A pure, 50/50 custody split can be difficult to achieve in a divorce, and it can be even more difficult to manage. Here are some things to consider if you have 50% child custody with your former partner.
The Rule of 20
In California, it is rare to achieve a 50/50 split when parents live more than 20 miles apart. There are so many factors in a child’s life, that even 20 miles can make management difficult. For example, you must consider schooling. If you genuinely have 50% of the child’s time, you will be seeing them during the week. This means that you must get them to and from school. You should plan your time with your children around their schooling, extracurricular activities, church, friends, etc.
Mathematically, 50% works only if you alternate weeks. There are 365 days in a year and seven days in a week. These numbers do not divide evenly. However, there are 52 weeks a year, which creates an even split. This gives each parent 26 full weeks with the children.
Remember, however, that holidays shift from year to year. Mother’s or Father’s Day may fall on the wrong week, creating a conflict in week-to-week sharing. Make sure you plan for such conflicts. Perhaps, for example, you can alternate two full weeks during these times to accommodate.
Check in With the Kids
It’s not always easy to be selfless, but as a parent, you know that you must make sacrifices for your kids. As painful as it can be, this may include sacrificing your time with them. Remember that your children are individuals. They have their own wants, needs, and feeling that are completely independent of you.
Regularly, consistently check in with them. Ask them how the 50% split is working for them, and listen to their answers. Often times, adults forget how things that seem trivial to them are hugely important to the kids. Something that seems silly to you, like “I have to leave my toys at Dad’s to come see you,” is enormous to them. Let them express themselves, and don’t judge or punish them for their responses.
Take their feedback in, but also look at yourself and what your schedule is demanding of them. If you are alternating weeks, is that too hard on them? Is your place warm, receptive, and ready for the kids? Does moving back and forth require them to constantly pack their belongings, or do they have everything they need at each home? Issues like this can wear kids down. They can see going from place to place as a burden rather than a blessing. Even if they tell you they’re happy to keep swapping, try to make decisions based on what’s best for them, not you. If 50/50 is too hard on them, you may want to modify the plan.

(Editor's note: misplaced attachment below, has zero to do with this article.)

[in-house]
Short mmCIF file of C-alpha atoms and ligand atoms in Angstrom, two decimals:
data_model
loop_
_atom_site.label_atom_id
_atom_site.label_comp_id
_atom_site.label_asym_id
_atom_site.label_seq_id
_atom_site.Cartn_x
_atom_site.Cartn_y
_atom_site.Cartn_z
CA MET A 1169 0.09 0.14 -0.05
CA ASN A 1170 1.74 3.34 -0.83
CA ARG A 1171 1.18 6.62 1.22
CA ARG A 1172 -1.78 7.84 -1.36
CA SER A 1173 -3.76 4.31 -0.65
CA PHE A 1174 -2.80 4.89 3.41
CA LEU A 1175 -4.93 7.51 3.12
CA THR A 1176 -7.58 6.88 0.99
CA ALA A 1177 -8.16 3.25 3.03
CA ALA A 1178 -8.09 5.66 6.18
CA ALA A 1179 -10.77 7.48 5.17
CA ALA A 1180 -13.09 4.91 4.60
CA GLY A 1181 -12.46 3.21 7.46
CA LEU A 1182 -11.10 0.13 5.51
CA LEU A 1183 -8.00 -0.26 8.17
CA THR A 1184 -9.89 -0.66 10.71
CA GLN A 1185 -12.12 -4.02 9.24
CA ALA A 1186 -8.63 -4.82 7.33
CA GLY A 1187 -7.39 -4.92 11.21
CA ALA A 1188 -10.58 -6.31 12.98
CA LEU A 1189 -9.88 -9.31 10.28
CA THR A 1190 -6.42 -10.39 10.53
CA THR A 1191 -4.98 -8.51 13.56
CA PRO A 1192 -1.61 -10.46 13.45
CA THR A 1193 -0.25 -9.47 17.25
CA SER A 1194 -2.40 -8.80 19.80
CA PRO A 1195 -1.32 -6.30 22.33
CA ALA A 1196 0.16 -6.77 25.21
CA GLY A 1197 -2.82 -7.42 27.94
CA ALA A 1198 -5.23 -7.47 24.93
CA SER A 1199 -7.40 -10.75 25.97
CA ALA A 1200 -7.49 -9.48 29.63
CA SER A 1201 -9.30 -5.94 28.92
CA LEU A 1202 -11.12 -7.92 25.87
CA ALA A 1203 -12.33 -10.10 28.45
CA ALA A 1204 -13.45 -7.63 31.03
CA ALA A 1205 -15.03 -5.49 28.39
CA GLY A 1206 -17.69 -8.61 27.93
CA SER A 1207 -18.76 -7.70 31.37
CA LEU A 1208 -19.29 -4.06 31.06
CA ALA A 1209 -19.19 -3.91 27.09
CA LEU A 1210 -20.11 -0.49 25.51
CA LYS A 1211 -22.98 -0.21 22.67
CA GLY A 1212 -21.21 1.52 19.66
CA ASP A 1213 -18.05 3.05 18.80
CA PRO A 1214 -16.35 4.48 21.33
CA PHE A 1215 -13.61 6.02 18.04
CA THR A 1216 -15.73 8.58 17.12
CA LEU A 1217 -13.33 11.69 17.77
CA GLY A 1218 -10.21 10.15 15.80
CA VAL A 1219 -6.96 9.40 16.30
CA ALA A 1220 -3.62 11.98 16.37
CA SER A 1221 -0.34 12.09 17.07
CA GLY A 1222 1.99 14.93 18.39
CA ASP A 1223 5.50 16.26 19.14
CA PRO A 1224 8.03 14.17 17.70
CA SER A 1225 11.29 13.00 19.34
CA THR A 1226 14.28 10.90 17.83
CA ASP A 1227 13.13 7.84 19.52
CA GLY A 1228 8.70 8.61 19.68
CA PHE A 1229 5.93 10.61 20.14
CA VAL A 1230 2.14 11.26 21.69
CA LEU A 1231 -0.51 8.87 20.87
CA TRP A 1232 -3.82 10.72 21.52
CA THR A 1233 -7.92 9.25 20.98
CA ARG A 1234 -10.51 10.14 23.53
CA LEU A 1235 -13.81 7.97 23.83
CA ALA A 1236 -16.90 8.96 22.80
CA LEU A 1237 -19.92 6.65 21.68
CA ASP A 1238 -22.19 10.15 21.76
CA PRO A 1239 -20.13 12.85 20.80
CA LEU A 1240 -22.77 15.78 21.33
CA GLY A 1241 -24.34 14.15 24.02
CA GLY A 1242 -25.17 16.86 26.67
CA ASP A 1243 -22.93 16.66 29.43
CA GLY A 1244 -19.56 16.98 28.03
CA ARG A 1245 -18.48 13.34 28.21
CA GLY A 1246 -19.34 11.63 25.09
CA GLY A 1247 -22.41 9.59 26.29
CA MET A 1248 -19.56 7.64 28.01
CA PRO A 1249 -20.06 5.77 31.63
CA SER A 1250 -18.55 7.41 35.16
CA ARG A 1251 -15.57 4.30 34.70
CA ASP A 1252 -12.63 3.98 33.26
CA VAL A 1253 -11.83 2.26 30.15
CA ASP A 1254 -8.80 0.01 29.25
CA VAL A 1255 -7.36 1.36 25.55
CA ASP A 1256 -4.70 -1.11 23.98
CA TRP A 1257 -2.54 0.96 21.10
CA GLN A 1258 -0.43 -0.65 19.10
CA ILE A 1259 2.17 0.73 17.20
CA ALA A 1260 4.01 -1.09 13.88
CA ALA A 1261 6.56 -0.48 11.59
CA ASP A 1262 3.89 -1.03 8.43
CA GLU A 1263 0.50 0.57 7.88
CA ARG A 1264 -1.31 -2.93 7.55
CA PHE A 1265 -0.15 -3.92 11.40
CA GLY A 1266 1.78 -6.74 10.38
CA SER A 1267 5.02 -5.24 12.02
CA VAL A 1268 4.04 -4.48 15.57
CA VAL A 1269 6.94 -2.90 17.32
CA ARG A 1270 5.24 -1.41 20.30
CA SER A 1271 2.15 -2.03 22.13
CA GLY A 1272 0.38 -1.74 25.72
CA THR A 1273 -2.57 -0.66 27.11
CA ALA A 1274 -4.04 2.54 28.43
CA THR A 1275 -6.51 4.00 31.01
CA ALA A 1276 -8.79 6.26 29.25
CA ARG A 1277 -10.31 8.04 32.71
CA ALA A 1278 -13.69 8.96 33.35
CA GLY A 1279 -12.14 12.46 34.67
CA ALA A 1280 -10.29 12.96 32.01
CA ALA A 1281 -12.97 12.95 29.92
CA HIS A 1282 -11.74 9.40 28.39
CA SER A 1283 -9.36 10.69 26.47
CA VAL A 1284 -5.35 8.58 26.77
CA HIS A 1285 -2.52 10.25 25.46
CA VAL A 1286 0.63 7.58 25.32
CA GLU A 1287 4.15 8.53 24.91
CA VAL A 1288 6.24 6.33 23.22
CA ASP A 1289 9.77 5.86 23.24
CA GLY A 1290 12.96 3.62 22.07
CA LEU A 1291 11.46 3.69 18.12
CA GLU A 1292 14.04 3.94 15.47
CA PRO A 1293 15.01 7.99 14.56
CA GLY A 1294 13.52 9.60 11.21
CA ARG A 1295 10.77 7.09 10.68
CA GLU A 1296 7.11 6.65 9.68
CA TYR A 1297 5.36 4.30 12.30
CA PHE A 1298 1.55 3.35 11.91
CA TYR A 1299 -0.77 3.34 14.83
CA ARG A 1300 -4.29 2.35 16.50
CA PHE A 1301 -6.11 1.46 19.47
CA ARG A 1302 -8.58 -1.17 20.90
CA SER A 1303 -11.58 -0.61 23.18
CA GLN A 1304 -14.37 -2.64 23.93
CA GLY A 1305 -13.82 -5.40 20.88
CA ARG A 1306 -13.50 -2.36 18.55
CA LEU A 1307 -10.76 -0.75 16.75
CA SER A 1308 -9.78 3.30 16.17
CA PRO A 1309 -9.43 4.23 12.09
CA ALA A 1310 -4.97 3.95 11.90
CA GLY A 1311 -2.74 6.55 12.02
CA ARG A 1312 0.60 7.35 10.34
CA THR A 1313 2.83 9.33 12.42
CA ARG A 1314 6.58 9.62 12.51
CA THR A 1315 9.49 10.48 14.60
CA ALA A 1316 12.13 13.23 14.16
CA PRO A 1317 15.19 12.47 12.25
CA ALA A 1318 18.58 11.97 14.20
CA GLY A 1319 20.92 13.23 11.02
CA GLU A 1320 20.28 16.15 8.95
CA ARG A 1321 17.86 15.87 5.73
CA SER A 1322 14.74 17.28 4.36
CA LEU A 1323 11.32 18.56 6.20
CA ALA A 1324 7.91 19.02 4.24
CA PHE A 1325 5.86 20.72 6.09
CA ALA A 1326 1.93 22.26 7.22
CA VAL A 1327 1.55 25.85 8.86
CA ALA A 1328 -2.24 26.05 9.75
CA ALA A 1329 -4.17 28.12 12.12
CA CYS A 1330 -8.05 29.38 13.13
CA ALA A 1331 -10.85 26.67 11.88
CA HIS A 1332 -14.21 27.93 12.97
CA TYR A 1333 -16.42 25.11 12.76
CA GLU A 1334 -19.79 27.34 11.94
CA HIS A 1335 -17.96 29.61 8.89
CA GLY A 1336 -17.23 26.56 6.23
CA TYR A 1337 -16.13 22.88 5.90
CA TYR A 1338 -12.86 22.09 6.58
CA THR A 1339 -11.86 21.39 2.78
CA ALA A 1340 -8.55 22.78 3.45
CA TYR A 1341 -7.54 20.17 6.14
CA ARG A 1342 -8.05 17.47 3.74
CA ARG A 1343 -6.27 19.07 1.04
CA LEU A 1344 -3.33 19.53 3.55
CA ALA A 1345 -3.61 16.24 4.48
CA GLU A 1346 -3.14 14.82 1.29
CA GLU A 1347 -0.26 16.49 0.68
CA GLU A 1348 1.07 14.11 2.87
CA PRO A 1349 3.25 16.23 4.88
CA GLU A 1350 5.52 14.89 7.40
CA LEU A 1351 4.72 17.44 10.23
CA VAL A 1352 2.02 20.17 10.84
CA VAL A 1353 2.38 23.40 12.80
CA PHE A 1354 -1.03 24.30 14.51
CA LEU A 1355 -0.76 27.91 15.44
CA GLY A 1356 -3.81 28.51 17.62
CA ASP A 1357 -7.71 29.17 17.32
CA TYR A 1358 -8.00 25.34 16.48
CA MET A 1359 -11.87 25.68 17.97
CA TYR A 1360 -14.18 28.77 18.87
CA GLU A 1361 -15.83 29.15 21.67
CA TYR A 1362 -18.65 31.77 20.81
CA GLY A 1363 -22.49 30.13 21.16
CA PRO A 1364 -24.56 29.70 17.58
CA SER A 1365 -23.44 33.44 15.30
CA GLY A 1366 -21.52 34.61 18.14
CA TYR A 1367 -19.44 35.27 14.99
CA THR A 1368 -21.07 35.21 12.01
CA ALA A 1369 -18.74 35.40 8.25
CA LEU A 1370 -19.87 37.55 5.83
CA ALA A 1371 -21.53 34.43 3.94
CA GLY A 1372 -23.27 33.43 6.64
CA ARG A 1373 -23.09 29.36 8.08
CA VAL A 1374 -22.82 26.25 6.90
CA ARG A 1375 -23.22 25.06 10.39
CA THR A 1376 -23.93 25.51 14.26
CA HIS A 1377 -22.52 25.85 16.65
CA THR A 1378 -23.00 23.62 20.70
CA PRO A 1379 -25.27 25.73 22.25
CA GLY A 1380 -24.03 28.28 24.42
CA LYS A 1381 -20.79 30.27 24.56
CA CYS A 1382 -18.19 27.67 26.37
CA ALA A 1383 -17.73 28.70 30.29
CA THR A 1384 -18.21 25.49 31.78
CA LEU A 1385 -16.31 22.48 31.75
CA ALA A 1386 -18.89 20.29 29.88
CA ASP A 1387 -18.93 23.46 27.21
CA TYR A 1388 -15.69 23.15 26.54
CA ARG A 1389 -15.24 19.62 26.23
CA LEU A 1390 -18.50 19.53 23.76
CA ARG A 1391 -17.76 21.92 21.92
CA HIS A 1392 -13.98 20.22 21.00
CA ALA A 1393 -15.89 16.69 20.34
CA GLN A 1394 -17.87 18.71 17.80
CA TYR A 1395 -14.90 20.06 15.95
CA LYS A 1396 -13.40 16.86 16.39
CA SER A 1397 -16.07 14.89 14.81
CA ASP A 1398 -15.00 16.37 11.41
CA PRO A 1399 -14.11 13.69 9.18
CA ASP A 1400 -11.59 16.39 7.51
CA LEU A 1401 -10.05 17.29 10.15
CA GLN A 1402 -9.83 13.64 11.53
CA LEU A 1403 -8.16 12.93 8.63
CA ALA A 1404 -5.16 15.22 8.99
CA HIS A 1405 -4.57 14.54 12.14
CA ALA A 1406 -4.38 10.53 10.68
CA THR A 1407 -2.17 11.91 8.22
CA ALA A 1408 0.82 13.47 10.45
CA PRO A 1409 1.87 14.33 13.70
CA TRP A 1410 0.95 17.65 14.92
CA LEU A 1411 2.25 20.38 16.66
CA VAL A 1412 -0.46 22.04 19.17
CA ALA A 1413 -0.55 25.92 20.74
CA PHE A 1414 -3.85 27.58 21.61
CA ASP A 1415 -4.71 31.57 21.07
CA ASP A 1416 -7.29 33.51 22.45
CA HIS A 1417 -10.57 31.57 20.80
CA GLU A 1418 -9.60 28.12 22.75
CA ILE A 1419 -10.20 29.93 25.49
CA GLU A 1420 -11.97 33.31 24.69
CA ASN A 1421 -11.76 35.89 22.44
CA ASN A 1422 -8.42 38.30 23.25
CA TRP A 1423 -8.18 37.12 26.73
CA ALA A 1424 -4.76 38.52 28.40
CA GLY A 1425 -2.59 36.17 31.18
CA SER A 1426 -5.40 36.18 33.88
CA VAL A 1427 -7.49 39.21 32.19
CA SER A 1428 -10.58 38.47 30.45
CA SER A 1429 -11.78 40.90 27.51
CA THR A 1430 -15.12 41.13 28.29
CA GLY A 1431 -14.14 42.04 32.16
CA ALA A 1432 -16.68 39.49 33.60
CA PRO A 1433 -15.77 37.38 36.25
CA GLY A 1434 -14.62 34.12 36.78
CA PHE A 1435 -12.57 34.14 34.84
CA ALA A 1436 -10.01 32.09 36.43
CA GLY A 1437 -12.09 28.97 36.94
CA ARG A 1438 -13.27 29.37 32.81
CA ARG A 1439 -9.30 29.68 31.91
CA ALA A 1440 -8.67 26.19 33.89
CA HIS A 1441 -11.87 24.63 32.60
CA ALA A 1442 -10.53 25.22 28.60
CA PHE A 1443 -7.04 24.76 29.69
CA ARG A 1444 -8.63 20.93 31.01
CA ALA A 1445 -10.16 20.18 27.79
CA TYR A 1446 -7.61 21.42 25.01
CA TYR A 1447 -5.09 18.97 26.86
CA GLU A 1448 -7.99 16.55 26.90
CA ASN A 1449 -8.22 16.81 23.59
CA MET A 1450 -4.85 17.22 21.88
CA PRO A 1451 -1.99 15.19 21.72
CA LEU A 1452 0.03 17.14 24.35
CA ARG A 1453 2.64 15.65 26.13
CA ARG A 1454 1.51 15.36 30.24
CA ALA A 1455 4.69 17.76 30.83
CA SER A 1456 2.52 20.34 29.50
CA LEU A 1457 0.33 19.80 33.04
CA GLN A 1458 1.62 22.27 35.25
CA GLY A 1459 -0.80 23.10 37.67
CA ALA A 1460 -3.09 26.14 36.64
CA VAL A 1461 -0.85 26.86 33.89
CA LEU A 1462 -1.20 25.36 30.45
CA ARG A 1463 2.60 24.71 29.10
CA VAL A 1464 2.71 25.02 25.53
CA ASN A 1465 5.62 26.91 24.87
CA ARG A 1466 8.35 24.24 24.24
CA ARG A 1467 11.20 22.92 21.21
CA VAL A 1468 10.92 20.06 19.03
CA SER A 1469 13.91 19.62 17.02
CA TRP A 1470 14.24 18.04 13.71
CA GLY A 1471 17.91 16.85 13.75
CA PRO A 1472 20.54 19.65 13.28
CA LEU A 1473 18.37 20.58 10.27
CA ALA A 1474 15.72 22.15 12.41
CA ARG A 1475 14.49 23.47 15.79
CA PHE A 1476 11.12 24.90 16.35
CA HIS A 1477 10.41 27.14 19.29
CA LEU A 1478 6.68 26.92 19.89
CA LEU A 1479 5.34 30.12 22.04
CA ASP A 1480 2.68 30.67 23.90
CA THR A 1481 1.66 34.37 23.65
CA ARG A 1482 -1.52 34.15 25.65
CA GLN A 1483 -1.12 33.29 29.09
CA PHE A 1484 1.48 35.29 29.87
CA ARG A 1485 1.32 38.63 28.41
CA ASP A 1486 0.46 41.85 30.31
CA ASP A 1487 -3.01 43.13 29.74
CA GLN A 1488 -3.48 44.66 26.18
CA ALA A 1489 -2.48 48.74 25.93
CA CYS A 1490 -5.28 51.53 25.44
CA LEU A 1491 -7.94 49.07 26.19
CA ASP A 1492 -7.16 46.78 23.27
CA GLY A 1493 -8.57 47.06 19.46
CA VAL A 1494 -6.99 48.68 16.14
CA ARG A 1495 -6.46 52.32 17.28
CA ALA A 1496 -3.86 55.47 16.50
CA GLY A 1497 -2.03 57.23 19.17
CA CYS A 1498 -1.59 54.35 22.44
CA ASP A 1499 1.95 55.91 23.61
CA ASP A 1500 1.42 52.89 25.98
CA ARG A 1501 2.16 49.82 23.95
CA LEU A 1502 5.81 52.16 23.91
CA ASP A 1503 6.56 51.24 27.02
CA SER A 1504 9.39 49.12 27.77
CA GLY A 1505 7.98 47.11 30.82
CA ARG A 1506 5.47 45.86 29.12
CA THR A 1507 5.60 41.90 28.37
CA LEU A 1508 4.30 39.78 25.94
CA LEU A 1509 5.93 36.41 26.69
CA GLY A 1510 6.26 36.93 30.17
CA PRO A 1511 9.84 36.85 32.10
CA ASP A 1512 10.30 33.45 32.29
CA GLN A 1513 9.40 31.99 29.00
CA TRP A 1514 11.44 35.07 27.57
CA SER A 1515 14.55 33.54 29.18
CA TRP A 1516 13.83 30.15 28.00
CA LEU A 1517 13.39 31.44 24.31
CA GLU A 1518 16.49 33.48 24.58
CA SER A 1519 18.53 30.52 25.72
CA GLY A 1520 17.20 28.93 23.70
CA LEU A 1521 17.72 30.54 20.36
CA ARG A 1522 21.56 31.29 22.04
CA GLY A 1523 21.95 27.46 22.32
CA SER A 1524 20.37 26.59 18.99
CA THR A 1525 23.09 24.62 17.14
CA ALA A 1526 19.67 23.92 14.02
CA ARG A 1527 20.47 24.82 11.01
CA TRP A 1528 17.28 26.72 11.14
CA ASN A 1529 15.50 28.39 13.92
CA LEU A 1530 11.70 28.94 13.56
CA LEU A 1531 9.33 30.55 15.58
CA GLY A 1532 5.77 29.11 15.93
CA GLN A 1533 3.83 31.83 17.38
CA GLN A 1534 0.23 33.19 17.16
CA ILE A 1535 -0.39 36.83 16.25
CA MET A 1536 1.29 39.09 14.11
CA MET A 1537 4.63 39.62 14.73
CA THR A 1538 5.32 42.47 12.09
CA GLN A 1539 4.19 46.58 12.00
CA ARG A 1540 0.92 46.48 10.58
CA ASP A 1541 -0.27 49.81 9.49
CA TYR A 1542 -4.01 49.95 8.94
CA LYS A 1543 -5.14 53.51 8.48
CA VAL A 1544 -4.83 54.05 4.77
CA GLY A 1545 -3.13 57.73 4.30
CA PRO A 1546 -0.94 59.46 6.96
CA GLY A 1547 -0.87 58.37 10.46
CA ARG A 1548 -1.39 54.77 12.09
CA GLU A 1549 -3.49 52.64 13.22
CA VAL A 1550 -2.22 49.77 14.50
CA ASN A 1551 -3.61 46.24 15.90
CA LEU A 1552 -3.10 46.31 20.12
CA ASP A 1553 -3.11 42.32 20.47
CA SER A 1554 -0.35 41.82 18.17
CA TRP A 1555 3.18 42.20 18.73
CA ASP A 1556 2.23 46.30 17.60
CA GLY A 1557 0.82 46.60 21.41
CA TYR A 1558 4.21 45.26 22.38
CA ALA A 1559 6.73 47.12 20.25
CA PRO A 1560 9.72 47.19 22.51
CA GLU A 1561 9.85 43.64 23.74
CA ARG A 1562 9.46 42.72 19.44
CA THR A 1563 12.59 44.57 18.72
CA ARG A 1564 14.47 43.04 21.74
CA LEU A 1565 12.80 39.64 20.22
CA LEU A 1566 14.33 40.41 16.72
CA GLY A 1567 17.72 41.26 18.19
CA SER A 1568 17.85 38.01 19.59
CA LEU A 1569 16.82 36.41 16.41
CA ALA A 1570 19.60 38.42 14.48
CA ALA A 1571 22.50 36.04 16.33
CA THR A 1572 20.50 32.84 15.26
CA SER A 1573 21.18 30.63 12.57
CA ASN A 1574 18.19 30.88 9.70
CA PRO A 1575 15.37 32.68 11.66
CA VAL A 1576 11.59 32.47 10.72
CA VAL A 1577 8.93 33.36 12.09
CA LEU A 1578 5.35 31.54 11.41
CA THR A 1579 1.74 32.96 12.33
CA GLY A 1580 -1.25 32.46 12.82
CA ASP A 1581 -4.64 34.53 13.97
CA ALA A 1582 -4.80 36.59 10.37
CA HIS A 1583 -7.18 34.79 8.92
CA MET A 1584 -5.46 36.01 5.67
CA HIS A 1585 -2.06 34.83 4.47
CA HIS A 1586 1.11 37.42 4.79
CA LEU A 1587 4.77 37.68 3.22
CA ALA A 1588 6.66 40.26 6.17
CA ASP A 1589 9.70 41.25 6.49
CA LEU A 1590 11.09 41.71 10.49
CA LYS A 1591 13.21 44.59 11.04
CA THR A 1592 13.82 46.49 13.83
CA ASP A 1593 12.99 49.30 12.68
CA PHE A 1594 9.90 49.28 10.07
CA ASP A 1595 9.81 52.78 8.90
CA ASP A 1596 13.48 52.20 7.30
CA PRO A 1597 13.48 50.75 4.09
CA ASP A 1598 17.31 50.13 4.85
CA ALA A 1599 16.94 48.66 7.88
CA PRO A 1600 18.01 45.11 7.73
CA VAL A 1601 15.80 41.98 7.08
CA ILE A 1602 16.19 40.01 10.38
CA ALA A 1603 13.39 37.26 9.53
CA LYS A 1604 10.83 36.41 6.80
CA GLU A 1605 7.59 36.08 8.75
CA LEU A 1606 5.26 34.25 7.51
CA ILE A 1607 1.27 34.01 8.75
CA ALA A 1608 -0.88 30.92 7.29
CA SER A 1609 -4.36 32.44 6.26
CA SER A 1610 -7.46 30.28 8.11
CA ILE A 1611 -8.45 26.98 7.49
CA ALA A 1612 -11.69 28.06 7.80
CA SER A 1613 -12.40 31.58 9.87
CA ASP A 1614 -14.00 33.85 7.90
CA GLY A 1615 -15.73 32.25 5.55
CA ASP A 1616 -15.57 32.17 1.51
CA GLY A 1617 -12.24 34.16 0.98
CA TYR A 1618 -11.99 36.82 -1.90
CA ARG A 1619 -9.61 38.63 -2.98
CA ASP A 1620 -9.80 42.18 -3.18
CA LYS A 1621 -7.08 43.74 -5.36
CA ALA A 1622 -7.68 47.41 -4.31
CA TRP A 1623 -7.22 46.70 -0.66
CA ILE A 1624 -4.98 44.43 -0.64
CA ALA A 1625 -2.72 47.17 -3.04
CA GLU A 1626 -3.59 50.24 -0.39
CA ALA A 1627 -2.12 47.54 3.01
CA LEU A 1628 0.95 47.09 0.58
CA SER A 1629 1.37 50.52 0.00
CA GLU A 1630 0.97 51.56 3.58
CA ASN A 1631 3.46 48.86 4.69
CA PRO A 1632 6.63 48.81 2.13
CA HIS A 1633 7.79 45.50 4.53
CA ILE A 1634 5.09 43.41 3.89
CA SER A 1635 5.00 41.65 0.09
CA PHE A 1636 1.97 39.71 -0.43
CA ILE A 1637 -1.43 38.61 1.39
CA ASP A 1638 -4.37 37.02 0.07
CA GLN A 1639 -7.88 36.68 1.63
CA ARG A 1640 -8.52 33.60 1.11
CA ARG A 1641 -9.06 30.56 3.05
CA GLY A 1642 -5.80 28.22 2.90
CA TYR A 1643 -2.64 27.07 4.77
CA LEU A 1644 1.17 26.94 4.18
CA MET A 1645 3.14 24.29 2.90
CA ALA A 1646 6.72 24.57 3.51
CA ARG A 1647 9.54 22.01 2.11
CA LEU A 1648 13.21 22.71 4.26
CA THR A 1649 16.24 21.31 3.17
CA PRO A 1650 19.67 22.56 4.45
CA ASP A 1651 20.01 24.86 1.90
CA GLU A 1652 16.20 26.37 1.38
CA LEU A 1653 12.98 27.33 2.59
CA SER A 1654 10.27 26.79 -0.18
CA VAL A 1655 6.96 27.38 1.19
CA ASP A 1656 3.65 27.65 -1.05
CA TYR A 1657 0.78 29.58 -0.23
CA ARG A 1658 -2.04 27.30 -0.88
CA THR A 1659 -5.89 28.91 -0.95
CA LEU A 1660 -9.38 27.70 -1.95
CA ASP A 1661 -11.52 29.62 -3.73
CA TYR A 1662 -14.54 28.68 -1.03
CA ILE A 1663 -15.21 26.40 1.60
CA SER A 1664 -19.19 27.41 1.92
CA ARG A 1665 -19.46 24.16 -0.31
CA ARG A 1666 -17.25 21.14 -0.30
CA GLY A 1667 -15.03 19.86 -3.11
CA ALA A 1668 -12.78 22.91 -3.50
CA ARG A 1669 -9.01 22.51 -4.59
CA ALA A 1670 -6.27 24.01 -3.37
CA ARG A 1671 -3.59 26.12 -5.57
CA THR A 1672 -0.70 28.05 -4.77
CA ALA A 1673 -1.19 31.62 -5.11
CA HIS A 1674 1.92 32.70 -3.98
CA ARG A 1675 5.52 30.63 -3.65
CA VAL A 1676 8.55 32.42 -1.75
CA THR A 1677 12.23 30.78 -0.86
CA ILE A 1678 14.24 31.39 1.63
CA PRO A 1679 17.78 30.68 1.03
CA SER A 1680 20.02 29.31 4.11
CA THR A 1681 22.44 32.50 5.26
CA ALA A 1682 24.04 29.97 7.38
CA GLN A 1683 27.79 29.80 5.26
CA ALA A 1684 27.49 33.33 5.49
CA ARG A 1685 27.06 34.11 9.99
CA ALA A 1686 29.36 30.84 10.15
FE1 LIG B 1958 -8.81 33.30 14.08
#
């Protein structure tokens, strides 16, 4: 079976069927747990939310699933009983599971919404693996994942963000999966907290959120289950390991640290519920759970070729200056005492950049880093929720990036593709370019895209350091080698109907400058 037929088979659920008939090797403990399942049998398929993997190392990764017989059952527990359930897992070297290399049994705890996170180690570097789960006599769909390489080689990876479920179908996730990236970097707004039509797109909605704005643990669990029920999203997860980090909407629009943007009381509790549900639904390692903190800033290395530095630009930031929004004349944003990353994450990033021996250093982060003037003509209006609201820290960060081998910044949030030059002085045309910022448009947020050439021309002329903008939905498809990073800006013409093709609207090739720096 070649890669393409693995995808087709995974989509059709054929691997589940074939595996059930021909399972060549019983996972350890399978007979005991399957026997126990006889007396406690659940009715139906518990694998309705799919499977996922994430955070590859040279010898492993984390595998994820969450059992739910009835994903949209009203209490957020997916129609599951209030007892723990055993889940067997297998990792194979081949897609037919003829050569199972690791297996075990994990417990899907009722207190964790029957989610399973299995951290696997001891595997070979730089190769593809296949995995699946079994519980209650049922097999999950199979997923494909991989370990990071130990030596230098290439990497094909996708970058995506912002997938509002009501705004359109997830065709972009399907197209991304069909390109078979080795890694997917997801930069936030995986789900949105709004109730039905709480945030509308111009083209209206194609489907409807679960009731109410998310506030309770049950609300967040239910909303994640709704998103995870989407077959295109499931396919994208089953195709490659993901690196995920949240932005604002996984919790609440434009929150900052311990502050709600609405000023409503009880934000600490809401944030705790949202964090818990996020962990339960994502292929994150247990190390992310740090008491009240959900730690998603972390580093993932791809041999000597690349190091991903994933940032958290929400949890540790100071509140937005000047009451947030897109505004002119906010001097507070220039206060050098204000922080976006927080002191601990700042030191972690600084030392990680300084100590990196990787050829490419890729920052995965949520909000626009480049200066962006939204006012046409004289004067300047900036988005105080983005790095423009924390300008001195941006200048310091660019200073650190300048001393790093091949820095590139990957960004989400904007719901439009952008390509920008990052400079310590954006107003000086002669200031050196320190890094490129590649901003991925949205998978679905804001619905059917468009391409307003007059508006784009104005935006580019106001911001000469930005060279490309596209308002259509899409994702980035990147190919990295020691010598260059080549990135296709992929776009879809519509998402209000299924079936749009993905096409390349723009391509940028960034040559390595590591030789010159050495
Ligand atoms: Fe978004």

Knowing When It’s Time to Alter the Plan
Having less than a full, 50% custody is not a defeat. Sometimes, it’s just practical. You can still spend plenty of time with your children, imparting knowledge and having fun. You may just need to have it for less than 50% of the time. If your final, approved parenting plan requires a 50/50 split, and it’s simply not working, here are ways you can modify the plan.
Renegotiate With Your Ex
As parents, you have the freedom to alter your parenting plan. You can change it to whatever works for you. Something as simple as going from 50/50 to 60/40 could free everyone up immensely. Assuming that you are still on good terms with your former spouse, the two of you can draw up a new parenting plan. Afterward, you can submit it to the courts and begin the new agreement right away.
Mediation is a process where you meet with a neutral third party and negotiate the terms of an agreement. A good mediator can help both parents communicate and listen. They can guide you to common ground, creating a better situation for everyone. If things get heated, they have the skills to keep everyone cool, receptive, and collaborative.
Go Back to Court
This is a miserable situation, and you should avoid it unless it is absolutely necessary. If you share 50% custody, chances are you are already in regular communication with your ex, and you get along on some level. If, however, the relationship is contentious, and you simply cannot agree on a plan, you may need to take the matter back to court. Use this option only as a last resort, as it can get expensive and emotionally draining.
Whatever you choose, make sure that you are always keeping your child’s best interests in mind. It’s easy for parents to go to war with one another, using their children as weapons. That’s not okay. You should always be prepared to make compromises and cede ground if it makes your kids’ lives easier.
If you need help altering a parenting plan, contact us today. We specialize in keeping family concerns civil and helping you avoid miserable fighting. For a free consultation, reach out online or call (949) 558-2624.